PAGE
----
Medicare Part D, the prescription drug program for America’s seniors, is a unique success story in how a government program can work effectively by harnessing the efficiencies and strengths of our private sector. Reformative in its approach, the program relies on the private sector to negotiate prices, set premiums and compete for customers on a level playing field.
Unfortunately, there are some in Congress who are pushing proposals that will undermine this popular program. With a 90 percent satisfaction rate among beneficiaries and a programmatic budget 40 percent below cost estimates, where is the wisdom in tinkering with it?
The “Super Committee” is tasked with finding $1.2 trillion in savings and one of the ideas is to impose new “rebates” on the manufacturers of the medicines low-income seniors use in the program. The justification requires a short history lesson.
Under the old system, some beneficiaries received their medicines through Medicaid because they were considered low-income first and seniors second. Under Medicaid, companies have to provide a rebate to the program for the volume of medicines used by its beneficiaries. Under the new Part D program, we treat seniors as seniors first and low-income second. The rebates previously siphoned off to the government have actually gone into discounts to the Part D plans making the program stronger and less expensive for beneficiaries. This is one of the many reasons the program is successful and highly popular among beneficiaries.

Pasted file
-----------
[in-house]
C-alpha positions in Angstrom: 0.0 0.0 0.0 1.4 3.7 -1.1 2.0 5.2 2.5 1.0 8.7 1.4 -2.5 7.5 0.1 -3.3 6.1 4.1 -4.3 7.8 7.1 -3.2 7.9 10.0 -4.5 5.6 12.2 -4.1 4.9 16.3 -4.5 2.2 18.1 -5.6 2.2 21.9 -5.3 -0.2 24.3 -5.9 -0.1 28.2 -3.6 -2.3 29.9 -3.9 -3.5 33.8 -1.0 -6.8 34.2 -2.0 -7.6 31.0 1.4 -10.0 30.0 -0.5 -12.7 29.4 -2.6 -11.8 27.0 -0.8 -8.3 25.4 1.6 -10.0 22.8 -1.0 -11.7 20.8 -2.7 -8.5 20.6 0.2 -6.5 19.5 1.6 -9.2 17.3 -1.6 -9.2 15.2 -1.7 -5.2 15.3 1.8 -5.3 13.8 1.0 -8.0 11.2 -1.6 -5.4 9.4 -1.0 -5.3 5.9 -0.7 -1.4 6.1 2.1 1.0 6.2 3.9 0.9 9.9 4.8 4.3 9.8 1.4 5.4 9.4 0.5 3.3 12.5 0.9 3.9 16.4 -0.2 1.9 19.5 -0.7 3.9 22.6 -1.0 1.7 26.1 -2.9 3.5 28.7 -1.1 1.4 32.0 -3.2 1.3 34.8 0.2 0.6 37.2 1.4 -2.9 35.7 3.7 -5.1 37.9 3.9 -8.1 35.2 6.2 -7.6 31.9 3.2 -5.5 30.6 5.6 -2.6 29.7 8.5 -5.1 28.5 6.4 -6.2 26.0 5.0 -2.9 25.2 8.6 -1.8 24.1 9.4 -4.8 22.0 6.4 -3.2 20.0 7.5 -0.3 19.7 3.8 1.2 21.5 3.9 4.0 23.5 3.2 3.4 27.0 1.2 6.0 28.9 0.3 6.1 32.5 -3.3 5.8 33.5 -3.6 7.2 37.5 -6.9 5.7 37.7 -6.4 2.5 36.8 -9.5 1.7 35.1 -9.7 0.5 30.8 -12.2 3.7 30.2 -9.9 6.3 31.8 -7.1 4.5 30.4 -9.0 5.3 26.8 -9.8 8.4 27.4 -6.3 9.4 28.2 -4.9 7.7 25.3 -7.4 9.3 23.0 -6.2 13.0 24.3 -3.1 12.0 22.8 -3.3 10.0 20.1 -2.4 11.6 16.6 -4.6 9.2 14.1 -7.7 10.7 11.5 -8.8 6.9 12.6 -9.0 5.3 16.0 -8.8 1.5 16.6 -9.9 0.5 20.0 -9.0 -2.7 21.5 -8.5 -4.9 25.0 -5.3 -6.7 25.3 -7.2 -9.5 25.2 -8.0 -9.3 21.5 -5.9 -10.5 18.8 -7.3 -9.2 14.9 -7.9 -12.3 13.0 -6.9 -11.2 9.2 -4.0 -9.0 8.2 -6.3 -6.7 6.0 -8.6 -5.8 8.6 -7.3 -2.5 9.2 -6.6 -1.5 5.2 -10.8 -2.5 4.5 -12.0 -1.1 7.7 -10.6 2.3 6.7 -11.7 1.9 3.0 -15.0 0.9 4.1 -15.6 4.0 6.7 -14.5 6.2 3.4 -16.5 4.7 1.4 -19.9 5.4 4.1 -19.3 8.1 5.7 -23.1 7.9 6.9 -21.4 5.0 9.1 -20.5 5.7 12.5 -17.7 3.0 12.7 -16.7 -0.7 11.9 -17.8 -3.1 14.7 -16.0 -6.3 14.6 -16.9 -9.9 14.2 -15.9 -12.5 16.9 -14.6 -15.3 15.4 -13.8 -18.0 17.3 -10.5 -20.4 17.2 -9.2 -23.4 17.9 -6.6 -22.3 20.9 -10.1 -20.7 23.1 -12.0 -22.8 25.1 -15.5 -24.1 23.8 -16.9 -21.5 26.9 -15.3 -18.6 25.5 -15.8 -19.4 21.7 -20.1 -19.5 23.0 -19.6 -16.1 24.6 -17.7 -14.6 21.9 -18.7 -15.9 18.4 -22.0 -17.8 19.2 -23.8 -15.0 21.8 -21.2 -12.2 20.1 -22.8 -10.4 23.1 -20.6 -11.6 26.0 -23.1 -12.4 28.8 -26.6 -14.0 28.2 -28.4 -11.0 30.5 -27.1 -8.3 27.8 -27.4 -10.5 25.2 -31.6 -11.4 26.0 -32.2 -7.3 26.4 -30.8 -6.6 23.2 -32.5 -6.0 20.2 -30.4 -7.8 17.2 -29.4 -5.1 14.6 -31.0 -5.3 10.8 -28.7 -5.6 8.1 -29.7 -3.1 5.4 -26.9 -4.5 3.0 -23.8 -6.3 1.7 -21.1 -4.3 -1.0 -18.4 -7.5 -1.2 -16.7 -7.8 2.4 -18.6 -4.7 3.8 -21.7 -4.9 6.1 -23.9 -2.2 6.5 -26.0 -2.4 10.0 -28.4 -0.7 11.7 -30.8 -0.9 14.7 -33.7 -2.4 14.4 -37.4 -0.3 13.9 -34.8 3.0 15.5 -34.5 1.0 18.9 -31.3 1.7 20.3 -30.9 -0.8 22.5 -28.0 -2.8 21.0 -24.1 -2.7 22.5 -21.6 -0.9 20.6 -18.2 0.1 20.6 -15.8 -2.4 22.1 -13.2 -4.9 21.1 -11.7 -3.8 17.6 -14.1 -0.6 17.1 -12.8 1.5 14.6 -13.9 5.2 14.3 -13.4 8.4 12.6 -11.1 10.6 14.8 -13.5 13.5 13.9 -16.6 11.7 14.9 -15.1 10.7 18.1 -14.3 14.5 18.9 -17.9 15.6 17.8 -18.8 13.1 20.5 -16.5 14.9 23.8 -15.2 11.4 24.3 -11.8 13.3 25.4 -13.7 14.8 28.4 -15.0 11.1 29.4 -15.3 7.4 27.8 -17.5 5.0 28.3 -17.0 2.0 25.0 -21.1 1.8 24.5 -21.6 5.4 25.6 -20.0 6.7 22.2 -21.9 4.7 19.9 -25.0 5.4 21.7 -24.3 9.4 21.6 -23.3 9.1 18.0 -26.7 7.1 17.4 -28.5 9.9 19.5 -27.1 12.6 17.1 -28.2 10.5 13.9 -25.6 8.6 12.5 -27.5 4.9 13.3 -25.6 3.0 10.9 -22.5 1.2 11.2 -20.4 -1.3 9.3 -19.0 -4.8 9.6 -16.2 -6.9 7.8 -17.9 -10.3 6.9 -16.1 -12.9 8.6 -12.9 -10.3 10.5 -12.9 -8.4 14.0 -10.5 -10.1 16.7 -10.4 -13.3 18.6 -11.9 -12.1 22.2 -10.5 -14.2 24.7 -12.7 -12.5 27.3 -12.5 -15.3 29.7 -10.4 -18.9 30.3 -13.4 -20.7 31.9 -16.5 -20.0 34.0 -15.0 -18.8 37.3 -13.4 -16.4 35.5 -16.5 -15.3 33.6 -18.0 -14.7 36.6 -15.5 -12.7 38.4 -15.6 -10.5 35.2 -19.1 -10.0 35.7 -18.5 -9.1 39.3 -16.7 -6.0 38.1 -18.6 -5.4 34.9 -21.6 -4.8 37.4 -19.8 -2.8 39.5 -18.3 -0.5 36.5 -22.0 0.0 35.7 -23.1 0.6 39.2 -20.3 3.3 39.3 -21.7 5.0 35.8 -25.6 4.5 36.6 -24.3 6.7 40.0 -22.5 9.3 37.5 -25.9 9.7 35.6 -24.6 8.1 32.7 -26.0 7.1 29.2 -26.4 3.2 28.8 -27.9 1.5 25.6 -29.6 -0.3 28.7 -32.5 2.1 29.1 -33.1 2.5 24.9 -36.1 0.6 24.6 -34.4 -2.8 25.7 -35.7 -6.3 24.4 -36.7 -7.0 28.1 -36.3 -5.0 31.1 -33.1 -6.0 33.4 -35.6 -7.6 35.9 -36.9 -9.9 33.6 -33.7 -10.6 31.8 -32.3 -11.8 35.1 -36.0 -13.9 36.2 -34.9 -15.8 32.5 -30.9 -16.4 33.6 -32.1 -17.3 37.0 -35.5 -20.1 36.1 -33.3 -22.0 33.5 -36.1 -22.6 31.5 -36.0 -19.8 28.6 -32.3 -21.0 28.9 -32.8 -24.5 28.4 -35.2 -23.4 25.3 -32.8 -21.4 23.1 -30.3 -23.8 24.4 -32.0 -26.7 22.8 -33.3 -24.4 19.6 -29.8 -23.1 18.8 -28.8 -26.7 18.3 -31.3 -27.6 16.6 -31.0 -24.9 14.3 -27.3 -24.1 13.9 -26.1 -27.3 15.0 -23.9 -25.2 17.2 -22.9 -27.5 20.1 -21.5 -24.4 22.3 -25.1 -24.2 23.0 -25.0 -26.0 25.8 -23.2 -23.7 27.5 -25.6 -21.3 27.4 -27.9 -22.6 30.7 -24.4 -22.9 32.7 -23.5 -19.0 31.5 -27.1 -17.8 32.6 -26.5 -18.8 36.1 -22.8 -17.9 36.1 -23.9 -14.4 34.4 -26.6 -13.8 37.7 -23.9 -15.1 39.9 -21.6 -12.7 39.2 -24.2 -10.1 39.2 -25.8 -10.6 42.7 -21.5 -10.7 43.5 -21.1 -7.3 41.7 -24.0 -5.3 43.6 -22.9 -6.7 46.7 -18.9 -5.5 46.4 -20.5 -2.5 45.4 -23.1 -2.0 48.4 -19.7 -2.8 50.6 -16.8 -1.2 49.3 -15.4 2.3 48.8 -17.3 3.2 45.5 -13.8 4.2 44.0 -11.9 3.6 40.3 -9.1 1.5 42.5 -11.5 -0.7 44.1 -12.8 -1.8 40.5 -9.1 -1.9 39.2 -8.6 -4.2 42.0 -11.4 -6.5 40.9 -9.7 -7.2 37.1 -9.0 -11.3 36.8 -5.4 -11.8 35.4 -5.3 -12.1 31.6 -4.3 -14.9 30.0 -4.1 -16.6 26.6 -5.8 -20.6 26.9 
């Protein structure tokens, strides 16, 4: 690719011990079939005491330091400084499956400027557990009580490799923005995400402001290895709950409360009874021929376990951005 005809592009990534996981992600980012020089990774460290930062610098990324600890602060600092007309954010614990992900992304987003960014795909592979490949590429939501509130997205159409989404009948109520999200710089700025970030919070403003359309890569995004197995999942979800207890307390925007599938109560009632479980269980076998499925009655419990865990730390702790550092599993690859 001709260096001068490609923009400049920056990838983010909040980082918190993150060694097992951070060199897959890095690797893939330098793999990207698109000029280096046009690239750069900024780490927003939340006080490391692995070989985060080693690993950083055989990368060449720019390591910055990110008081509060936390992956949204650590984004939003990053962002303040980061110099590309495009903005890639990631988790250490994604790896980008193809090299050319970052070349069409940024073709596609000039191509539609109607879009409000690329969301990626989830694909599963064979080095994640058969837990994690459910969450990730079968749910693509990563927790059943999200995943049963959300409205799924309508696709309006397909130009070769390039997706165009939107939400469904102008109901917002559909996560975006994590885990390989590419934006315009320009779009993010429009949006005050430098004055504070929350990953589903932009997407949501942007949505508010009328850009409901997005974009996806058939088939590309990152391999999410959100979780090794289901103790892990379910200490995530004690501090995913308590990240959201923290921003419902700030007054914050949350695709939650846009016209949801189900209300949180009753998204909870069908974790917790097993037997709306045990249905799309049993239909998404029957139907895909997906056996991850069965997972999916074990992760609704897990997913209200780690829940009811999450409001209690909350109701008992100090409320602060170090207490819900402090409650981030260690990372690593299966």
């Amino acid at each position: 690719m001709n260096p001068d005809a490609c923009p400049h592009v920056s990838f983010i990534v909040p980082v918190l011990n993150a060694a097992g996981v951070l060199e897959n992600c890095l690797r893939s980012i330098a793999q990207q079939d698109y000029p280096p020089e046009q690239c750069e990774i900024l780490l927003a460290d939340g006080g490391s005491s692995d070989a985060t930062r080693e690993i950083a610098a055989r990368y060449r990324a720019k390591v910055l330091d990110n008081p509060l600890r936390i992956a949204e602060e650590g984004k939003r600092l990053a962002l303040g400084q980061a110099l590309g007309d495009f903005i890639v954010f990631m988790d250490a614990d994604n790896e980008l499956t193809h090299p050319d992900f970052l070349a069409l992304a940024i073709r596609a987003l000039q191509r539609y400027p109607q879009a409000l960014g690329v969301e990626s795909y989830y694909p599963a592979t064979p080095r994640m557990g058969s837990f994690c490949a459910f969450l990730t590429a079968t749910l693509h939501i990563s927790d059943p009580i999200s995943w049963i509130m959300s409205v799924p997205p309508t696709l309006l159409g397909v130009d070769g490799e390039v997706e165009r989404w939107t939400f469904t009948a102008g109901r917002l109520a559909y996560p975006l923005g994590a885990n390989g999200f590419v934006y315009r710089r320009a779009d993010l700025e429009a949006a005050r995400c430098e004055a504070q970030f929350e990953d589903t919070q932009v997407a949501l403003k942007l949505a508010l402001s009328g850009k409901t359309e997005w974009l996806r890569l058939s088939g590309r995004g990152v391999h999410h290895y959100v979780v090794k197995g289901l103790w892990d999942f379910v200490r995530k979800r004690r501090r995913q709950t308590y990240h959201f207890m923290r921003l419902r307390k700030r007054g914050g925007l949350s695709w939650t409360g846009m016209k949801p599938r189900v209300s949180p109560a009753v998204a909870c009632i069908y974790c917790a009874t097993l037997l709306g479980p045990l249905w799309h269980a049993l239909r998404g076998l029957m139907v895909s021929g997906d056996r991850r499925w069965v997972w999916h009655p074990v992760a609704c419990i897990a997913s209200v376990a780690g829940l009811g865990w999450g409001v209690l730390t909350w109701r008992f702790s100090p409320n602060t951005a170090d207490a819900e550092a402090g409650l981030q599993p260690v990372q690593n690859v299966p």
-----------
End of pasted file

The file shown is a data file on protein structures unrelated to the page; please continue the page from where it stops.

Manufacturers are concerned about the impact these new rebates would have on the Part D program, because if adopted, they will force companies to reduce their current Part D discounts and possibly raise prices in other markets. Higher premiums for Medicare beneficiaries will upset the program, increase the overall cost of it and create upward pressure on the remaining private market – employer-sponsored health plans– which will bear the brunt of this misguided policy.
Policymakers need to be wary of seemingly simplistic proposals. There are intended consequences and unintended. The rebate idea is fraught with unintended consequences and threatens to de-stabilize a program that is under budget and very popular. Congress and its “Super Committee” would be wise to search elsewhere for savings.
Joe Trauger is vice president of human resources policy, National Association of Manufacturers.